Ernst & Young believes advisers who remain in the industry post-RDR will be able to charge higher fees because of the rise in demand for advice.
Speaking at the PIMS conference on board the Aurora today, Ernst & Young director Malcolm Kerr (pictured) estimates that adviser numbers will reduce by a third by 2015, allowing the remaining adviser community to take advantage and charge higher fees.
Kerr said: “We see around a third of advisers pulling out, which means an increase in the demand for advice, and as a result advisers will be able to benefit and increase their fees as the supply of advice decreases.”
Kerr, who was predicting the shape of the advice landscape in 2015, added the regulatory burden would not decrease when the FSA moves to its new structure next year.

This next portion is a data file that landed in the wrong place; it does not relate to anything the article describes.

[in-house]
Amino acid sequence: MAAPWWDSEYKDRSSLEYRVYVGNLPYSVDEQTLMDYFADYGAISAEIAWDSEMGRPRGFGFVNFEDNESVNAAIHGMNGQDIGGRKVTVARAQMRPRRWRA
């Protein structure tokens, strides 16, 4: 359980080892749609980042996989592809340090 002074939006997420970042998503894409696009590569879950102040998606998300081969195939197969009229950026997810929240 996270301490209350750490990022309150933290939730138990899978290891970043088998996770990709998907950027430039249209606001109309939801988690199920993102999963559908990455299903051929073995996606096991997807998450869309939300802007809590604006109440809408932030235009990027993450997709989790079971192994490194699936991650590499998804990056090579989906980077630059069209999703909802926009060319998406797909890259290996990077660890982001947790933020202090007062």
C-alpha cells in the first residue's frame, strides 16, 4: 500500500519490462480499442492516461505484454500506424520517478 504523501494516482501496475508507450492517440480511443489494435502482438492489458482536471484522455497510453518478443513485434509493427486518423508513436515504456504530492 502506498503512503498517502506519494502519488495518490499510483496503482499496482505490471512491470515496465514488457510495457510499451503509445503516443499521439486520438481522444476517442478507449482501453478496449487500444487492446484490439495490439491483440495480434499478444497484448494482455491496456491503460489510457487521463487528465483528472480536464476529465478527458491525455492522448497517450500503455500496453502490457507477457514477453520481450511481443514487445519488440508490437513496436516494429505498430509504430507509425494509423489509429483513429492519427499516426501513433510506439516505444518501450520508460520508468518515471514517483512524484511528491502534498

“The regulatory burden will not diminish when it moves to become the Financial Conduct Authority. There will continue to be a small number of advisers who do not behave in the right way and will let the rest of the industry down.”
Kerr went on to say that advisers conducting due diligence on platforms should concentrate on how easily the platform has found it to make profit and how much money the platform has had to spend to reach profitability.
“There are platforms who have large amounts of turnover and assets that are yet to reach profitability, advisers should be looking at that. When choosing a platform they should be thinking about what profits look like compared to the amount of investment in the development.”